Fiber networks are designed and constructed in two ways, and the network design used in your community depends on a number of factors including when and where we start building.
For an overview of what to expect during construction, check out the Fiber construction video on our YouTube channel.
The Fiber network designs are illustrated and described in the following sections.Design 1: Fiber network
Design 1 describes how our construction team builds the Fiber network from start to finish.
Our construction team pulls distribution fiber cable from one of the huts in your city to one of the LCP cabinets in your neighborhood. This is a very thick cable that contains the fiber strands for many households.
The same team then pulls an access fiber cable from the LCP cabinet in your neighborhood to either the utility poles or through conduit to underground vaults on your street. The access cable contains many individual fiber cables. One end of each individual fiber cable is connected to a switch in the LCP cabinet for your home, and the other end will be connected to your home in step 5.
Another team goes out and performs a thorough quality check to ensure that the fiber is well distributed in your neighborhood.
When everything checks out, Google Fiber lights up the fiber to the poles or vaults.
After all these steps are complete, we send you an email asking you to schedule an in-home installation appointment.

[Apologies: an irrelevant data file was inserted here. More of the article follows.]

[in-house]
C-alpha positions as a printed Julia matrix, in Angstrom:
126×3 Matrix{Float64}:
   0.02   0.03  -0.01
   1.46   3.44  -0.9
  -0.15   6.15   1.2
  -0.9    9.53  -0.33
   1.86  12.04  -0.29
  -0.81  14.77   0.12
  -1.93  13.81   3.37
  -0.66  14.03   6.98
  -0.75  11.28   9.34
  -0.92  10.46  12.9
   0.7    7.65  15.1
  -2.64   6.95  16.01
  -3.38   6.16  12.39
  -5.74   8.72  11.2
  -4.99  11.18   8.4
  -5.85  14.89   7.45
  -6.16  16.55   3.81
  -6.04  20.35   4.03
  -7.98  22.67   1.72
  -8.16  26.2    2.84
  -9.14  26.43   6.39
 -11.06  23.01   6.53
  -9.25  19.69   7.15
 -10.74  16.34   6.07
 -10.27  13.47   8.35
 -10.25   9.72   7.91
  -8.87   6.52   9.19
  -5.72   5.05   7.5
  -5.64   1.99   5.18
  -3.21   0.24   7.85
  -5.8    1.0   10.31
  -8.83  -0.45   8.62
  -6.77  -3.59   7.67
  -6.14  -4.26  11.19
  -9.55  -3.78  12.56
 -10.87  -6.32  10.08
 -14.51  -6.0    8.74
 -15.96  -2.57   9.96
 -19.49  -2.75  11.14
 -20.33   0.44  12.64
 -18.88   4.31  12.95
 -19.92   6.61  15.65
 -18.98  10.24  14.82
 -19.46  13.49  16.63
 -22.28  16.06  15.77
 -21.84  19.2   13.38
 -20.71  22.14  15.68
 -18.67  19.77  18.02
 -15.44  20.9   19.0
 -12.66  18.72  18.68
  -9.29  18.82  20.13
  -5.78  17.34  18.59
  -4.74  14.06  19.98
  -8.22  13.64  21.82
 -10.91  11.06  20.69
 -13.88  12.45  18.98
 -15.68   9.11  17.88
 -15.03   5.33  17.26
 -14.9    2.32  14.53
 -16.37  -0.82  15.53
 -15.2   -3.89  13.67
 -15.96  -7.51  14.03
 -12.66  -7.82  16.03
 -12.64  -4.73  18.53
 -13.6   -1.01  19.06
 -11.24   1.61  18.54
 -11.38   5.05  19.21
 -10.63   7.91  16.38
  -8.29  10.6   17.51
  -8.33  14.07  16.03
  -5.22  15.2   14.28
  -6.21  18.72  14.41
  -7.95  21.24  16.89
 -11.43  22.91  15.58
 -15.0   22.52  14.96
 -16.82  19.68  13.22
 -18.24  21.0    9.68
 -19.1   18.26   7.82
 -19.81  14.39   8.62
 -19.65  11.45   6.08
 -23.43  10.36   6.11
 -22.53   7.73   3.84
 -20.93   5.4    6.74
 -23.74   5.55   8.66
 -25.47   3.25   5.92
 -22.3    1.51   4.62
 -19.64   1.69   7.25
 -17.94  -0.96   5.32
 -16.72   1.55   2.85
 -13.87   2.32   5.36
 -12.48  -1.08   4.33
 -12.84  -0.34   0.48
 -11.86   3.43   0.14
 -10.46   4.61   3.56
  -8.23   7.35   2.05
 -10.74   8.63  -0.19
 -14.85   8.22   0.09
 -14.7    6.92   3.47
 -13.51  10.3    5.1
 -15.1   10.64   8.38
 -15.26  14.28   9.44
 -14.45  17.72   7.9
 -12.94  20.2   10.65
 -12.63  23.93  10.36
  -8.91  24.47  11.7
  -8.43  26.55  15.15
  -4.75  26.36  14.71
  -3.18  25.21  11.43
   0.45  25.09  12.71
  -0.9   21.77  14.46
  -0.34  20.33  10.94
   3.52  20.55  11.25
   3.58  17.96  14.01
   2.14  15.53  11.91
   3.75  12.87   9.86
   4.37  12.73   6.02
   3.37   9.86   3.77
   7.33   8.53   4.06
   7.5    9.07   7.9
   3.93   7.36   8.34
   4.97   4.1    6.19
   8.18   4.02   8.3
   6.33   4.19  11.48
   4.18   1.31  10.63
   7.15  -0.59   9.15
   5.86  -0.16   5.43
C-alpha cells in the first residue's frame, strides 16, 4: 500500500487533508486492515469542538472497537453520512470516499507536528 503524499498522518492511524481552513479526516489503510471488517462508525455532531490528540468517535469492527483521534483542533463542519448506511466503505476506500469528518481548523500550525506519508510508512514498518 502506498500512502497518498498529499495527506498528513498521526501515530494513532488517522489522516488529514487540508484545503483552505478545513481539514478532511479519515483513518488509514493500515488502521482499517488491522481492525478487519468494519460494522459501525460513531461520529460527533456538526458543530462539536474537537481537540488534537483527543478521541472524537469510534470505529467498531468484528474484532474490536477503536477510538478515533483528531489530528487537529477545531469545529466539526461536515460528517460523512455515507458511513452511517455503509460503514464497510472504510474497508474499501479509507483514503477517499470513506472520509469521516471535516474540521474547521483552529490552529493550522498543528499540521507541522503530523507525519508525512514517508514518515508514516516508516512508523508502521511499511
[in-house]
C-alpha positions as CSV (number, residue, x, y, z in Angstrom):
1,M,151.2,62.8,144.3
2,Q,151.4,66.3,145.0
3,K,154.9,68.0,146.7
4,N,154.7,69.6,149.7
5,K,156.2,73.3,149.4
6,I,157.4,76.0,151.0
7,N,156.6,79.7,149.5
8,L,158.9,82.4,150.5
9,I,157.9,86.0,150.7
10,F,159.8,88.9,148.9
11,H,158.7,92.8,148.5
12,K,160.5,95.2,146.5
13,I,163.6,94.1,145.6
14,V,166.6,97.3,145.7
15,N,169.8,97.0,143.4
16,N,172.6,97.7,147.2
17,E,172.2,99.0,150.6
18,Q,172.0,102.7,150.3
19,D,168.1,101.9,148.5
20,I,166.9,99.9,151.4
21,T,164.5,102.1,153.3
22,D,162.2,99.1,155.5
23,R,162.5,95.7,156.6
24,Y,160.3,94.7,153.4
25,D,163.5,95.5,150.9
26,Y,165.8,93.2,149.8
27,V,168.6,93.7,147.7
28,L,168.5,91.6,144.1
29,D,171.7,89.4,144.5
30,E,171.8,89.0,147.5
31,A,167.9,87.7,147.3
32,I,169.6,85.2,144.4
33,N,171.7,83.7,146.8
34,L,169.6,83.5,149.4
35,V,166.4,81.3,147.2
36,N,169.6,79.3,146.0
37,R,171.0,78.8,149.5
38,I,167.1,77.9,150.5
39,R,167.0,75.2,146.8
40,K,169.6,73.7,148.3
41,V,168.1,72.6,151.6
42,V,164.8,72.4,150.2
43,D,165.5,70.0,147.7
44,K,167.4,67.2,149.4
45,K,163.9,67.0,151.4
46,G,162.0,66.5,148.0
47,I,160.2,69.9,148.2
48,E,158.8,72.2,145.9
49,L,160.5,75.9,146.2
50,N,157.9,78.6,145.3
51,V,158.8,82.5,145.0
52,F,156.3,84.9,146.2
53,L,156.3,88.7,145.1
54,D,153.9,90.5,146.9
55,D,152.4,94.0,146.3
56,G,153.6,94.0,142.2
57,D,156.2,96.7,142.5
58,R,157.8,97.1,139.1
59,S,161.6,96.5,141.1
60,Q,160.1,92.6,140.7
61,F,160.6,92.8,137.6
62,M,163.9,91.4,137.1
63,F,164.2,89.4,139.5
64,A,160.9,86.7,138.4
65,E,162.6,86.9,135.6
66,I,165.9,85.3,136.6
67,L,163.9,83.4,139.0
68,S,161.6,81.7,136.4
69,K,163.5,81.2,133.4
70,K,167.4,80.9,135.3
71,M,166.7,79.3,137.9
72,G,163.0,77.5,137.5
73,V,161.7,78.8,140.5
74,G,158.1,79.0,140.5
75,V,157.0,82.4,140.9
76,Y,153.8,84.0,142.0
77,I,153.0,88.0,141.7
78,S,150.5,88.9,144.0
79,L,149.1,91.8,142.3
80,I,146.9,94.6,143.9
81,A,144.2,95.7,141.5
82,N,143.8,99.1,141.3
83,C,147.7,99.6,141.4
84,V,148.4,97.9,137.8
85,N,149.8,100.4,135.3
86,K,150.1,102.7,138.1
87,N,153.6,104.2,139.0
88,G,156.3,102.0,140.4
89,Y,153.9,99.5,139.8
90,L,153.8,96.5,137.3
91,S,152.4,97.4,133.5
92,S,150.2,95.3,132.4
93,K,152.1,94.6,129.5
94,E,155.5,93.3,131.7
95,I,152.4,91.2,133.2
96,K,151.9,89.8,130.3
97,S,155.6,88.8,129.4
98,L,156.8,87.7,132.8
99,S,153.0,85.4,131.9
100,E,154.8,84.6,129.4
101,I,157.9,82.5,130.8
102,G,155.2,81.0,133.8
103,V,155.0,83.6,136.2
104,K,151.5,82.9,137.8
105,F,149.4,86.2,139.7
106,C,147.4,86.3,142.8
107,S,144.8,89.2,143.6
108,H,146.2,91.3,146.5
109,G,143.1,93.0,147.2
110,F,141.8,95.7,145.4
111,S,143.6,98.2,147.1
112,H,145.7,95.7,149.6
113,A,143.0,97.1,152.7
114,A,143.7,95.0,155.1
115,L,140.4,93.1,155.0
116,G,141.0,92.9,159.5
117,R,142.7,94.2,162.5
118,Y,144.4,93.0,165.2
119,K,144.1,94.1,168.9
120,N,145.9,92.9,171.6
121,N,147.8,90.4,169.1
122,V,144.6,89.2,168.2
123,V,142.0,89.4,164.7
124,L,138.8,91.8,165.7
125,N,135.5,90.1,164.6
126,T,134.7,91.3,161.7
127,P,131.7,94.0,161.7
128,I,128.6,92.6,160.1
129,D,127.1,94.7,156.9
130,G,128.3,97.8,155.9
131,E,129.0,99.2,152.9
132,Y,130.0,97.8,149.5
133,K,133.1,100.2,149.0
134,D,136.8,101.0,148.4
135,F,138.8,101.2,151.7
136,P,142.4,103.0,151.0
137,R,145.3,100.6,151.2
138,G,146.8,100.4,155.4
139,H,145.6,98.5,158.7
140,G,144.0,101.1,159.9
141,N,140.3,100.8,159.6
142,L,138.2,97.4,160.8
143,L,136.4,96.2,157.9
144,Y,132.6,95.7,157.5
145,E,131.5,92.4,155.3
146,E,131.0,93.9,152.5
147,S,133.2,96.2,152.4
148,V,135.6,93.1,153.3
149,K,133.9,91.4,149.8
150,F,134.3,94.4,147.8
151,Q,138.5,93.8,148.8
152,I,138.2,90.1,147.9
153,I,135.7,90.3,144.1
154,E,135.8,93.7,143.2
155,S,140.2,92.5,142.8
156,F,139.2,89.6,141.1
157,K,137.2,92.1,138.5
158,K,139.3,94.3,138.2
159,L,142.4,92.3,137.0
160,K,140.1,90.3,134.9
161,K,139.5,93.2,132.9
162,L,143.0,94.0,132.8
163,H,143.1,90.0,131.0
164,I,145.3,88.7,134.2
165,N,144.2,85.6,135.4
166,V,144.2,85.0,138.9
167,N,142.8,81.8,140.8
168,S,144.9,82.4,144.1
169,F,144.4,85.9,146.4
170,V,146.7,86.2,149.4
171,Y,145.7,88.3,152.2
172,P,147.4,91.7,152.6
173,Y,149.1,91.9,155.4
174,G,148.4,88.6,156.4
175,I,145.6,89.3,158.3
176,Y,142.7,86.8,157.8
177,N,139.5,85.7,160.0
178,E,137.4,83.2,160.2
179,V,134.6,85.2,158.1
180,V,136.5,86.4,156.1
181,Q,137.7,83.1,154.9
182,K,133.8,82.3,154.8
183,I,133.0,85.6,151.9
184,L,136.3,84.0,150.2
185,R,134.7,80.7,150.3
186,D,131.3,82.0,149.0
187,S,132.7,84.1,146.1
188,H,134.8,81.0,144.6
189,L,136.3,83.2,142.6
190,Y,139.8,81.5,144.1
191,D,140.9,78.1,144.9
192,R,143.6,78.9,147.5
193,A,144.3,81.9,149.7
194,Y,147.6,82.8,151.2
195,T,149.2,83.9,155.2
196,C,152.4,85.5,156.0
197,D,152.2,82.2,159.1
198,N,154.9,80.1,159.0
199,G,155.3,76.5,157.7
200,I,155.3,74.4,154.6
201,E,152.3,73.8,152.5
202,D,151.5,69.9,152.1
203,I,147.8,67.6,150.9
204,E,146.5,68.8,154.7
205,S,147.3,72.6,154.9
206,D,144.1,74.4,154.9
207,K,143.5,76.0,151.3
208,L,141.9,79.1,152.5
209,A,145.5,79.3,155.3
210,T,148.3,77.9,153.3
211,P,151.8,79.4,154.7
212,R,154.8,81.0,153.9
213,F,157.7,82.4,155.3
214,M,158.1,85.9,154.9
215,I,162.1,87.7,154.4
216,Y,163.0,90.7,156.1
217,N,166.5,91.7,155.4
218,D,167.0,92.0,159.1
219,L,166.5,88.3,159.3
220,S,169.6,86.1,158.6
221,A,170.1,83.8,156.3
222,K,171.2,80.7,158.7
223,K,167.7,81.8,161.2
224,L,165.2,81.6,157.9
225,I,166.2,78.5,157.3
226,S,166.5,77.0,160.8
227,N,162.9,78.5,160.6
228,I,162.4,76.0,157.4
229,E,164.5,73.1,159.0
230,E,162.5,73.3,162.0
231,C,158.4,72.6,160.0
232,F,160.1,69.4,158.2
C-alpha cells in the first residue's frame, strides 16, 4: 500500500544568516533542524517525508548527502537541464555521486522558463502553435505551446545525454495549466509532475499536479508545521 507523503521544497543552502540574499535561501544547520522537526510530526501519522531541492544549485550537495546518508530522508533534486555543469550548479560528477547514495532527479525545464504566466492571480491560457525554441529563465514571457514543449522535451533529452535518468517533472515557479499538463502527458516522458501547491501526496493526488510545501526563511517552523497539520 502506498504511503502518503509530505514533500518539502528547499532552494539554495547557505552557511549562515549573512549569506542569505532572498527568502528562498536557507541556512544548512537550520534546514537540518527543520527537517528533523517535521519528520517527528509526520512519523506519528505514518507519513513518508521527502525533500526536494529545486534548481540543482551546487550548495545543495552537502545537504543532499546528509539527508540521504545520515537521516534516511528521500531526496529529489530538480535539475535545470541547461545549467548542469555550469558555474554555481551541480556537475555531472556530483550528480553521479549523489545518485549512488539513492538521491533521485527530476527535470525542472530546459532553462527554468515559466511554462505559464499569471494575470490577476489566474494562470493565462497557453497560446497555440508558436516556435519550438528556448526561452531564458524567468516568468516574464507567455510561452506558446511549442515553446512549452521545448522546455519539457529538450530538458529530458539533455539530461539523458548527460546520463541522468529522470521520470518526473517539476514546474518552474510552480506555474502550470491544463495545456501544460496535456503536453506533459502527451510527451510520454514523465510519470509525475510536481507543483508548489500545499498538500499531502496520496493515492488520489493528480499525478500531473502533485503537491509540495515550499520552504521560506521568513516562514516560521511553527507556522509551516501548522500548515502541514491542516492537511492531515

Design 2 displays and describes the components and construction of the Fiber network.
- Internet backbone. The routes of fiber-optic cable that connect networks and cities, making the Internet possible.
- Aggregation site. Also known as a point of presence, this is the location where we connect our local Google Fiber network into the Internet backbone and the world wide web.
- Fiber ring. A ring of fiber cables encircle each city to make it easy to branch service into any neighborhood.
- Fiber hut. Located along our fiber ring, these huts act as the main switchboards for our network. Inside the huts, we connect fiber cables to devices that receive and transmit signals between your computer and the Internet. These fiber cables then exit the hut in bundles, called distribution fiber.
- Fiber Distribution Hubs (FDHs). Enclosures where we separate large bundles of distribution fiber into smaller, neighborhood-sized bundles of access fiber. FDHs are placed underground, typically next to roads and along rights-of-way.
- Fiber-to-the-Home. Access fiber runs through neighborhoods where it's either buried underground or attached to above ground utility poles. When a resident requests service, we pull fiber from the access fiber bundle to the Network Interface Unit (NIU) on the outside of your house. After that, installers bring cables directly into your home or business, connecting them to Google Fiber.